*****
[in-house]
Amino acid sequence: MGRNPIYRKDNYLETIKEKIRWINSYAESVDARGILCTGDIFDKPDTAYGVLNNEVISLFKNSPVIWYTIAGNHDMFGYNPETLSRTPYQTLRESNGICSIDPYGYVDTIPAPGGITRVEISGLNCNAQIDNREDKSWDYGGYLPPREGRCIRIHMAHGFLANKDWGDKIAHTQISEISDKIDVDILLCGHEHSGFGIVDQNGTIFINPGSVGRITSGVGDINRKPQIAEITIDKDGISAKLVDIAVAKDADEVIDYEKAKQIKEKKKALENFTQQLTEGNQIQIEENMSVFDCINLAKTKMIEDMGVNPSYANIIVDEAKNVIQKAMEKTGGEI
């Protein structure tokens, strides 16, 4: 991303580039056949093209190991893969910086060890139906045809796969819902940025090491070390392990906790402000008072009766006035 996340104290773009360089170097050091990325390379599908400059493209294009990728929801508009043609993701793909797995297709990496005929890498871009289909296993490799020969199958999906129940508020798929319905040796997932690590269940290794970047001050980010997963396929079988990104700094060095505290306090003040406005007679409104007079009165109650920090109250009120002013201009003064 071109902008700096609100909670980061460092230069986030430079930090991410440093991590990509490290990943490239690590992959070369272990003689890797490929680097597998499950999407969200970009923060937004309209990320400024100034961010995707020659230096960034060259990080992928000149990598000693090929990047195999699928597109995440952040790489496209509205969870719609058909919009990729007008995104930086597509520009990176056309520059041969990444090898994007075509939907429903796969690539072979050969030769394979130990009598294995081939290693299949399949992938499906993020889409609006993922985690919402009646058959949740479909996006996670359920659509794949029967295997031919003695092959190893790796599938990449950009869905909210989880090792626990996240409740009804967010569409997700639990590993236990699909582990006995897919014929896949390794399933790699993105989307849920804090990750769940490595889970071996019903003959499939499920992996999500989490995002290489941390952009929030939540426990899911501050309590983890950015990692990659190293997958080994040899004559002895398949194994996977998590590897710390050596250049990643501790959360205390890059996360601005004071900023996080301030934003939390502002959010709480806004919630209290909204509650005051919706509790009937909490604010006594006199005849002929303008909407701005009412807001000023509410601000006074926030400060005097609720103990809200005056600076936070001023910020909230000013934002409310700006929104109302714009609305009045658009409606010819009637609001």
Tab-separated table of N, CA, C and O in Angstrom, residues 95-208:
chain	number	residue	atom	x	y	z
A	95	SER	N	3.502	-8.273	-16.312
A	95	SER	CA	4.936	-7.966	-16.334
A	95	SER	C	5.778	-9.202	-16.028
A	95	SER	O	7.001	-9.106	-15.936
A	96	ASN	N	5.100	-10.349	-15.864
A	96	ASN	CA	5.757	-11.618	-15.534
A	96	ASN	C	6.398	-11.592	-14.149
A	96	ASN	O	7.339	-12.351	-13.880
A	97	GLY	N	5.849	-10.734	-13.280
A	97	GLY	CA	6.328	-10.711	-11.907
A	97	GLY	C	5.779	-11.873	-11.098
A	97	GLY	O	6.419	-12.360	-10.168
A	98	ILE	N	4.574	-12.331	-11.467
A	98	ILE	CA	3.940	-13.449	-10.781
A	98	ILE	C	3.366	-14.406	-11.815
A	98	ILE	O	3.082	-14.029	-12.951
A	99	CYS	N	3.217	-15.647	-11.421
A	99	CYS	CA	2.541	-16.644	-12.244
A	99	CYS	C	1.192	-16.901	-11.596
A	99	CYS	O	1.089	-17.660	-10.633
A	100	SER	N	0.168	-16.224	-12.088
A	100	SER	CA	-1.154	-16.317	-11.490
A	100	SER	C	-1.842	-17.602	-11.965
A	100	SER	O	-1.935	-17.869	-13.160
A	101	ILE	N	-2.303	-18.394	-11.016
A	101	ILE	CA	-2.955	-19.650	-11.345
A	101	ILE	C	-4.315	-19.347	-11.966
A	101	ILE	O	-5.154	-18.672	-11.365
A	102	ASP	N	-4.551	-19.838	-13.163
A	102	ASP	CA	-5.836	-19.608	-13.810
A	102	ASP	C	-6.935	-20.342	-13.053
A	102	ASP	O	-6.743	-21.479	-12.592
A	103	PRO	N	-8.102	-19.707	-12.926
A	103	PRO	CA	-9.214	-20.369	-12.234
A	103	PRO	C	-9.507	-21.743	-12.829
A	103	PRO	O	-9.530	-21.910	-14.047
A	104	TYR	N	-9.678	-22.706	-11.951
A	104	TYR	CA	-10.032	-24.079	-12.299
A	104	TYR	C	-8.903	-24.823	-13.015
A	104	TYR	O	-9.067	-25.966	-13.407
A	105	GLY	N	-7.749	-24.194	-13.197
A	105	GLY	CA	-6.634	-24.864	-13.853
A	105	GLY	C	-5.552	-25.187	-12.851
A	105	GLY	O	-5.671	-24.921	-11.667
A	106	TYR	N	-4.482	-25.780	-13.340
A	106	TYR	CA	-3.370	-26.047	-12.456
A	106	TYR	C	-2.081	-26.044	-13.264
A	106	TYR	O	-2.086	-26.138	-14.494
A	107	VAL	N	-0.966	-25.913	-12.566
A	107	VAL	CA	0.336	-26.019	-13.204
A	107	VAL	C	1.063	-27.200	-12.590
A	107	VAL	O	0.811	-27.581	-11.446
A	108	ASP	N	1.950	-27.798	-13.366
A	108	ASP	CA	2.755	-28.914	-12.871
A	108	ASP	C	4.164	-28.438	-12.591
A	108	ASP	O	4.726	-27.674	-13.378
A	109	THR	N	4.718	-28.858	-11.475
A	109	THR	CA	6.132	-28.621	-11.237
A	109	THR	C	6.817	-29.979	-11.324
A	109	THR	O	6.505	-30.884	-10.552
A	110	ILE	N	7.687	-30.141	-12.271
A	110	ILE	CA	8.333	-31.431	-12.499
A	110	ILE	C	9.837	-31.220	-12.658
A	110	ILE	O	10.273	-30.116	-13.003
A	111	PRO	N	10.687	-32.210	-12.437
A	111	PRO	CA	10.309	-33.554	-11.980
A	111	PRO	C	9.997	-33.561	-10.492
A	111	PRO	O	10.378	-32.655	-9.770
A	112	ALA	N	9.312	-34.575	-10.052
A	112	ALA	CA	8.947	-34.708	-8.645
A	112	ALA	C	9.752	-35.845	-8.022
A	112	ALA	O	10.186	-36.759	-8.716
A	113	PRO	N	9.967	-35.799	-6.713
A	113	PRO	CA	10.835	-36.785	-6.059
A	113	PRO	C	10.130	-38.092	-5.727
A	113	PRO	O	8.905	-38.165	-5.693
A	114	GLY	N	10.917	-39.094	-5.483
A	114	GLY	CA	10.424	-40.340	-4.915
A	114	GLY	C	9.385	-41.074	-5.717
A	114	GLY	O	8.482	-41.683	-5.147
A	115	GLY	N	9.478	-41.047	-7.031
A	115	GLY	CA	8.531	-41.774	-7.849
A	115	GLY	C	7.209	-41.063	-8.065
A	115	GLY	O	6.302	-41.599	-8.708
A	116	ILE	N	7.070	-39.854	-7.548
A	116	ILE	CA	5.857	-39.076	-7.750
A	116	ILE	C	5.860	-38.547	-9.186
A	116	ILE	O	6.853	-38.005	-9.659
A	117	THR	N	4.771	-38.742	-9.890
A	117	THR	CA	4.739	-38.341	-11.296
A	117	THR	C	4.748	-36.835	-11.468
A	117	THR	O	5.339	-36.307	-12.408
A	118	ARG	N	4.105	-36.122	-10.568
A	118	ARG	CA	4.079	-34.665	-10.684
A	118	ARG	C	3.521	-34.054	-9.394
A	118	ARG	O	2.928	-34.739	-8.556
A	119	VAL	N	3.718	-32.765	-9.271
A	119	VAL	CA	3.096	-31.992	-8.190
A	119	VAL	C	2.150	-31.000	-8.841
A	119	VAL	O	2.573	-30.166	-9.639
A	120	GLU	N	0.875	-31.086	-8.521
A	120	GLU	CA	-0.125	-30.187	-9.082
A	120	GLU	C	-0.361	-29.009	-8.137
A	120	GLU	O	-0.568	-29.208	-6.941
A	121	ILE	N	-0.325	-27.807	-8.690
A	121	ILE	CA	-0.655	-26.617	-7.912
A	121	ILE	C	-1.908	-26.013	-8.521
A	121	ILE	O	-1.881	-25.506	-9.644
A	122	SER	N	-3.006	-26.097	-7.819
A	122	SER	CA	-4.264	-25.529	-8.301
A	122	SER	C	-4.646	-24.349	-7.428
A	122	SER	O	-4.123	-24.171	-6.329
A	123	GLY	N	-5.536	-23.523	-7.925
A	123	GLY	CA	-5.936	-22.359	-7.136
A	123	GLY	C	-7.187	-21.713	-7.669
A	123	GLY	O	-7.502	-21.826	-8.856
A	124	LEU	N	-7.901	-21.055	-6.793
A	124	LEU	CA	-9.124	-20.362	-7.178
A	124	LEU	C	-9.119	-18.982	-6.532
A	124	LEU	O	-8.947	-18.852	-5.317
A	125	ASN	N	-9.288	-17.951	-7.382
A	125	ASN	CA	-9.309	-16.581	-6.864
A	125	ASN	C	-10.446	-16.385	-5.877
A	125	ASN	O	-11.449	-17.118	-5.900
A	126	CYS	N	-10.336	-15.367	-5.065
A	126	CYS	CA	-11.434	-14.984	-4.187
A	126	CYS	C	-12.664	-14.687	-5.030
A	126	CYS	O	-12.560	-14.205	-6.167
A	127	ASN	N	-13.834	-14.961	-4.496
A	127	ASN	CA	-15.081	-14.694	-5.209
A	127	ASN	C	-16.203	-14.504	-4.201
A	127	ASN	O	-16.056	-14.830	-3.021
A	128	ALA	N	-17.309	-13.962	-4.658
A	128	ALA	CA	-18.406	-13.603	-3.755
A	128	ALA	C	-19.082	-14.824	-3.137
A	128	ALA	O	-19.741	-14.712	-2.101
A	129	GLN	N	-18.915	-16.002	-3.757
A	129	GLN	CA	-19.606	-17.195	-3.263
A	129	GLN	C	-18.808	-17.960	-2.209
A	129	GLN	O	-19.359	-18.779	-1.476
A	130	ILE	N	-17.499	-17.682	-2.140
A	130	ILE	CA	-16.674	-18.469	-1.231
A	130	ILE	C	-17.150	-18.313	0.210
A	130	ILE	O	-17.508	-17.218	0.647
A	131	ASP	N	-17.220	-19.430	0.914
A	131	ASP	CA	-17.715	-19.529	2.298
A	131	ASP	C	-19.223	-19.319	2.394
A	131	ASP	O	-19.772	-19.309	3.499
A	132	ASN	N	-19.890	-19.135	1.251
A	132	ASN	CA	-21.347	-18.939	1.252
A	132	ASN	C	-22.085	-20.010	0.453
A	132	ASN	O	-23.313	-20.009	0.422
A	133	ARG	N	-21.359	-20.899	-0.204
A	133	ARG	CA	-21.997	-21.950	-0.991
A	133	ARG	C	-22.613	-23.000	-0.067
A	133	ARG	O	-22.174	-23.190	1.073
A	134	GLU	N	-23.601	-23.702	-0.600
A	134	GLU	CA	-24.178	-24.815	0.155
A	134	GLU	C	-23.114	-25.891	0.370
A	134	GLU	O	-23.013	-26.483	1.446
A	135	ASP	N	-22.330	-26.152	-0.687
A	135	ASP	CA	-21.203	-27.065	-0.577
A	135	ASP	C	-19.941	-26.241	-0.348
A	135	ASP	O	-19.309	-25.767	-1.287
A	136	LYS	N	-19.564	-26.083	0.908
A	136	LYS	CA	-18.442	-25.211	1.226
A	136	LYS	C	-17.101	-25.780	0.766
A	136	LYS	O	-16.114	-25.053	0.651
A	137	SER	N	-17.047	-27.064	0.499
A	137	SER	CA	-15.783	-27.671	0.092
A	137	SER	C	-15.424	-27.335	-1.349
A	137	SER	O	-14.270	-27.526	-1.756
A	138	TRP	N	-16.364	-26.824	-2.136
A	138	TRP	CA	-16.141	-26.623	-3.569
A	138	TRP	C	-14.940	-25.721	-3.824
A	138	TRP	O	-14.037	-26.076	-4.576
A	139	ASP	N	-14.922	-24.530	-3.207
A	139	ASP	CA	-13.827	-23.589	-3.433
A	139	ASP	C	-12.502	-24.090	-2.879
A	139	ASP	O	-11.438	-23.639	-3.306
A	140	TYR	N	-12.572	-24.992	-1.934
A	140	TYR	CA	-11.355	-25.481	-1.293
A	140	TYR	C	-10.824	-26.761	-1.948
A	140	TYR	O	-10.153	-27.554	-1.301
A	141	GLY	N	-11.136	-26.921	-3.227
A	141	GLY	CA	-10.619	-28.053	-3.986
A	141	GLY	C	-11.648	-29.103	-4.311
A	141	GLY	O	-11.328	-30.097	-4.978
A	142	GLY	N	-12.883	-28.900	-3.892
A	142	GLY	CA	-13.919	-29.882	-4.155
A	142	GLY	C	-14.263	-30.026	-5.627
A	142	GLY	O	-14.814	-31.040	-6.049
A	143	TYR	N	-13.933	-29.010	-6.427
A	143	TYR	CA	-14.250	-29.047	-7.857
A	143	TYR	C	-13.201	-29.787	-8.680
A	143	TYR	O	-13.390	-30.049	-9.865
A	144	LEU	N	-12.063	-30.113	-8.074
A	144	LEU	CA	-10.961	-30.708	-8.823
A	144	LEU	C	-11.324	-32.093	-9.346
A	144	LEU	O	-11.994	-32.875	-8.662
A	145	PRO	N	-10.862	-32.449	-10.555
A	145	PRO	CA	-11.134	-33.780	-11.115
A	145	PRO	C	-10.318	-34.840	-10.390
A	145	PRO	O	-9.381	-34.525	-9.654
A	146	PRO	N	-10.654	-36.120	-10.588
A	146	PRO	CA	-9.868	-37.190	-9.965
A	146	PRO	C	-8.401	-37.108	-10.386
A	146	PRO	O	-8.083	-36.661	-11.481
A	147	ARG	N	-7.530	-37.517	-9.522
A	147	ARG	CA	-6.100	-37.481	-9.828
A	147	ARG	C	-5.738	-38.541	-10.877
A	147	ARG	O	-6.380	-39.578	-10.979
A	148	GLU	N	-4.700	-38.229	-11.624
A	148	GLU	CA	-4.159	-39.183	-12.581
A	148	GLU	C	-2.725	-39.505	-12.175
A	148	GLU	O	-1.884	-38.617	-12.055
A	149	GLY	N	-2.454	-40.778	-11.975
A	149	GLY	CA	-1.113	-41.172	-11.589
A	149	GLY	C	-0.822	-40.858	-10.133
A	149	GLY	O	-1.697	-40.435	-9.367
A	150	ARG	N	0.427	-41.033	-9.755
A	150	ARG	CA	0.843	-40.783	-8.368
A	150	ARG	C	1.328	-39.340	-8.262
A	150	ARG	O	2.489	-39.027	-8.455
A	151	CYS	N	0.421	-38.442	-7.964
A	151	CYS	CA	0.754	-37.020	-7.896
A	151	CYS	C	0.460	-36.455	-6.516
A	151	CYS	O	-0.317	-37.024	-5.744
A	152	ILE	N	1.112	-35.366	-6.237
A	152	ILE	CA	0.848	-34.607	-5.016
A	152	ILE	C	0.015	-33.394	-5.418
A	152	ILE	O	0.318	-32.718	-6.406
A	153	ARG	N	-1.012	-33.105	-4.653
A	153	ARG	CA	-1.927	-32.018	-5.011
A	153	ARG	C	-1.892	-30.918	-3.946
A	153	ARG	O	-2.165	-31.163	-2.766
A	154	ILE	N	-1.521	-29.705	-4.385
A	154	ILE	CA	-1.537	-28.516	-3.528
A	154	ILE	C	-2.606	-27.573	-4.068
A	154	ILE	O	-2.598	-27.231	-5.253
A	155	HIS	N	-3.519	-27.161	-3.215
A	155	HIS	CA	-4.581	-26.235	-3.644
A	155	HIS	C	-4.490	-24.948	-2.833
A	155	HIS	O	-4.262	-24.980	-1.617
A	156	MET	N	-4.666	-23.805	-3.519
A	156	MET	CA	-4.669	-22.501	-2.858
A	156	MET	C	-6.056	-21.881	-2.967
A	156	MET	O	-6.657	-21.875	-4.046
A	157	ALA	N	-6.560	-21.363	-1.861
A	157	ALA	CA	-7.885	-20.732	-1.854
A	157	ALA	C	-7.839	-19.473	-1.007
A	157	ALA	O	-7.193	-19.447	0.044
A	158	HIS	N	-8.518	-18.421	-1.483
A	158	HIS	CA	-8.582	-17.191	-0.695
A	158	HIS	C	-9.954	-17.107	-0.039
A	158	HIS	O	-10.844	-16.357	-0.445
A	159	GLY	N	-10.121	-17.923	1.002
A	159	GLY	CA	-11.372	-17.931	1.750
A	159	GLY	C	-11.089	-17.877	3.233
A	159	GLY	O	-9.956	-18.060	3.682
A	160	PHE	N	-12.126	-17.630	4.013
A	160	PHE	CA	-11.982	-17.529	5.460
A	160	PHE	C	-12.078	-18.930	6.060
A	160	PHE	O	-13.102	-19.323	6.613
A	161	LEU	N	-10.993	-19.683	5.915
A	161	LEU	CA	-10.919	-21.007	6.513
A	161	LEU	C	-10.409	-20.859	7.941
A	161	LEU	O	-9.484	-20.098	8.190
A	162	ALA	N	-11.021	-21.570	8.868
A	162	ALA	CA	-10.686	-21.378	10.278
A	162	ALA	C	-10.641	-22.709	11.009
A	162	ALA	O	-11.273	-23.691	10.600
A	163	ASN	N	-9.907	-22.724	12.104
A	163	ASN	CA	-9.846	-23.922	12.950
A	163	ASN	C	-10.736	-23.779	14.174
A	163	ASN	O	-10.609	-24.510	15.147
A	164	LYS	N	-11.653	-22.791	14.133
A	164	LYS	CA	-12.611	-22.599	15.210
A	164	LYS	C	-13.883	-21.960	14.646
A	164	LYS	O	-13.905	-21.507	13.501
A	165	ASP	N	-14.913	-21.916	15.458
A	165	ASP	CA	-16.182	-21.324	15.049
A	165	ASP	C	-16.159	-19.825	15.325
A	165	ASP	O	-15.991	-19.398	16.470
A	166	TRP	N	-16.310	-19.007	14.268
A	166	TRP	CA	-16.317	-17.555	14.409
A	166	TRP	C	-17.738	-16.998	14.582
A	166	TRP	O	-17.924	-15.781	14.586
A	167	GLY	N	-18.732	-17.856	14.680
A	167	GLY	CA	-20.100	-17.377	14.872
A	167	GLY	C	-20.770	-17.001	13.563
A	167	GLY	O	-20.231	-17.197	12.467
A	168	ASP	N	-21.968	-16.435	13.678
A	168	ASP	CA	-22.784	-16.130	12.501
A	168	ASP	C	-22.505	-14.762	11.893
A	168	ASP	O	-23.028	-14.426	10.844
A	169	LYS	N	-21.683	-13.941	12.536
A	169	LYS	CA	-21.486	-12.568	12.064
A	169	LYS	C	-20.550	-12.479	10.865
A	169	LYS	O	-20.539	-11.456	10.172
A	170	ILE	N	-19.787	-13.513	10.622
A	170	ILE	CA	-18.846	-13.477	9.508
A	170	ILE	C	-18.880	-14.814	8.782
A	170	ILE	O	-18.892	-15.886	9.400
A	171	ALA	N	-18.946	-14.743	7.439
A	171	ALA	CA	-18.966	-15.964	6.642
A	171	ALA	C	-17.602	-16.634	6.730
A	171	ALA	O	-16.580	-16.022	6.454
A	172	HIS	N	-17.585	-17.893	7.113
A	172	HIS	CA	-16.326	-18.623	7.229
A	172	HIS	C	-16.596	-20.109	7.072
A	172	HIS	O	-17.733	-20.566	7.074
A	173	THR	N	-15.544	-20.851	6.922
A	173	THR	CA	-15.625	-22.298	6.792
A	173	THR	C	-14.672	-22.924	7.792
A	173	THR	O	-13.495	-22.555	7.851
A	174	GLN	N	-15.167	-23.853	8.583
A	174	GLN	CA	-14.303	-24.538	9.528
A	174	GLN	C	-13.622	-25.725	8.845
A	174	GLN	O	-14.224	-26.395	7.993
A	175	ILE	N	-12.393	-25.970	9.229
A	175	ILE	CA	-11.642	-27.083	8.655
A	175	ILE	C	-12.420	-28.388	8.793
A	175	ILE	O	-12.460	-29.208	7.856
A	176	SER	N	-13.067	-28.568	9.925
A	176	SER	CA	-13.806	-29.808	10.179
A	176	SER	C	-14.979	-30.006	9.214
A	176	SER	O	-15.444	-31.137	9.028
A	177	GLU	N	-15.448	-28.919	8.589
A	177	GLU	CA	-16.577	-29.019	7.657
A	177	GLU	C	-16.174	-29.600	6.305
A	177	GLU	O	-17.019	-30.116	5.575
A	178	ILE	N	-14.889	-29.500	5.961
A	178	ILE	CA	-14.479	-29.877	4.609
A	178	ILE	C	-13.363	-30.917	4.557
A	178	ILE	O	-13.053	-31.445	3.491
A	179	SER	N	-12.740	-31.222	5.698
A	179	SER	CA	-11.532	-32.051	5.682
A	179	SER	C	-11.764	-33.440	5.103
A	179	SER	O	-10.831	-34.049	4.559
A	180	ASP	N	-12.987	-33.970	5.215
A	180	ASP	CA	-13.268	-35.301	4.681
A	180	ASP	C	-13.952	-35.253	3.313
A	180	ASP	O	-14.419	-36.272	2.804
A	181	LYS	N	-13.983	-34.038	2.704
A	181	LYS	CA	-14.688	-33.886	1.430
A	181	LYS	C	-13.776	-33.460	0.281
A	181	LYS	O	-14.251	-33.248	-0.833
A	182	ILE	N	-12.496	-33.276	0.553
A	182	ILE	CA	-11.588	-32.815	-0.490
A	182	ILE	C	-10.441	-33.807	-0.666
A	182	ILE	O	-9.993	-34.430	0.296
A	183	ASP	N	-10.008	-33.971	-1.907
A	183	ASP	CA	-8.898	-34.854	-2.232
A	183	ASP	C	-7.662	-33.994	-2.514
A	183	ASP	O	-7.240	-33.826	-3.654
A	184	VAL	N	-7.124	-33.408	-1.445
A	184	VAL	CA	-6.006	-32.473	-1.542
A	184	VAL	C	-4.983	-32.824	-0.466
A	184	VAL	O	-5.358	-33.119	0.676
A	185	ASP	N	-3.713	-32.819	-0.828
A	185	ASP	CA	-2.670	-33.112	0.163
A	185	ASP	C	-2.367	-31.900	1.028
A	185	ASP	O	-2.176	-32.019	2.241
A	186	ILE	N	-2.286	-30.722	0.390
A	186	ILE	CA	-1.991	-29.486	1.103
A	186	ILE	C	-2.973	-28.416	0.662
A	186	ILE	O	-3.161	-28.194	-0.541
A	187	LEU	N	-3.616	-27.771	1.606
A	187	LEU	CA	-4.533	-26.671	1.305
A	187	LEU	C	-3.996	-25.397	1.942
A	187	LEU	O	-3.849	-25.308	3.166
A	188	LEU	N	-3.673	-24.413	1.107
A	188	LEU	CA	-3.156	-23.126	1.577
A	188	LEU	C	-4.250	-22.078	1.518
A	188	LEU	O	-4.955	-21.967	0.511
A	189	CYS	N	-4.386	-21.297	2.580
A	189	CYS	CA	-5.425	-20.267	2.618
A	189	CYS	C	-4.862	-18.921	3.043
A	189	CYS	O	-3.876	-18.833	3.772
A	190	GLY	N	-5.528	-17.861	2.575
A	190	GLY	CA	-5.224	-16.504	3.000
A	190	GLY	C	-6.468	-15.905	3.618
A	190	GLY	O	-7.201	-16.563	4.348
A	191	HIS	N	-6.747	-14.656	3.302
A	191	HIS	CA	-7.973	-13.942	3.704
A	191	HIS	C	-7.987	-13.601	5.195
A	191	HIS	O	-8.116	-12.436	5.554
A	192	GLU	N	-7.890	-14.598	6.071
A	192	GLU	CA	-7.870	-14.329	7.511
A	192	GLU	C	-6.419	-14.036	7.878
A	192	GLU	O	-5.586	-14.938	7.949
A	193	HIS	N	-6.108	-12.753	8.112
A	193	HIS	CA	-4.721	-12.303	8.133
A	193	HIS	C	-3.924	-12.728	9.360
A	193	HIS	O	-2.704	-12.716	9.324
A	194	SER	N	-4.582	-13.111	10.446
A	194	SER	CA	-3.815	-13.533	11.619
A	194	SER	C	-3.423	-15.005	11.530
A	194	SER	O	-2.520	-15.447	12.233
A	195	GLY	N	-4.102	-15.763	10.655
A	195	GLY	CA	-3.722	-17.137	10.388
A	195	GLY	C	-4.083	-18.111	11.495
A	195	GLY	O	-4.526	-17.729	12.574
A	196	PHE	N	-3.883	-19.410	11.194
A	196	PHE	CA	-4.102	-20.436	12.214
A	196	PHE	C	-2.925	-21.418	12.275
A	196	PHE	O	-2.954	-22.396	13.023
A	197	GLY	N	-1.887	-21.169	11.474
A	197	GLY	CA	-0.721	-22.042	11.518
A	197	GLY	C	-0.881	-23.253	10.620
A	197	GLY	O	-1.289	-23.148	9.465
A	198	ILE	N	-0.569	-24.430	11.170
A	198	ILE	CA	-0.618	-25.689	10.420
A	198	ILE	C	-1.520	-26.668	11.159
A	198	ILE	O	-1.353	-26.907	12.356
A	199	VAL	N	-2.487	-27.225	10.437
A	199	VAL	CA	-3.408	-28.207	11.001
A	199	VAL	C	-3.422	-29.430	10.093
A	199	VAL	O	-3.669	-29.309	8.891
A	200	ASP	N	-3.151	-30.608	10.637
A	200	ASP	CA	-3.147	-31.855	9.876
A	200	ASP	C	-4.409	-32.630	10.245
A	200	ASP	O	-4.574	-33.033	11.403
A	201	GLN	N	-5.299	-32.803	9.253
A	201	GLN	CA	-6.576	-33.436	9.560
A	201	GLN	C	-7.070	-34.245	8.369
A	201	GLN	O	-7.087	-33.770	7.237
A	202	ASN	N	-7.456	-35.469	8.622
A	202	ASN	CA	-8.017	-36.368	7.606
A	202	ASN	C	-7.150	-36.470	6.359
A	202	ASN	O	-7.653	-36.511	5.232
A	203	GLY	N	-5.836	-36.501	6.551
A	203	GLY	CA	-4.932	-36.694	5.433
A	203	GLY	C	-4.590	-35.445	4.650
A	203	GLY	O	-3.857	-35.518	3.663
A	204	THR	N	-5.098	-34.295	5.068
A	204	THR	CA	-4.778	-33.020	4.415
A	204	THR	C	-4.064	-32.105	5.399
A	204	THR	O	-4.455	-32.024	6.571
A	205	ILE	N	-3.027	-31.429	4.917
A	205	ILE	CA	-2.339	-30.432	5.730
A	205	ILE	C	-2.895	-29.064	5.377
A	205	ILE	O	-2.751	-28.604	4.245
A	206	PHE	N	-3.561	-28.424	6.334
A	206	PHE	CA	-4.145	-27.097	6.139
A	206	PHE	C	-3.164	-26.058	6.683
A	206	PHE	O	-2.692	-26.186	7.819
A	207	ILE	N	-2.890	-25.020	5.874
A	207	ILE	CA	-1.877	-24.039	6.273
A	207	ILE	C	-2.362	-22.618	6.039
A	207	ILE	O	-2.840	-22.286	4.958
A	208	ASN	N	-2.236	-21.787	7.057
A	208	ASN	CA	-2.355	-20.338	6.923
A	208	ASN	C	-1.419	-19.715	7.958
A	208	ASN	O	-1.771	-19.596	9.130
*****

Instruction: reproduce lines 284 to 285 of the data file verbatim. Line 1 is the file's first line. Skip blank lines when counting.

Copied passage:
A	164	LYS	C	-13.883	-21.960	14.646
A	164	LYS	O	-13.905	-21.507	13.501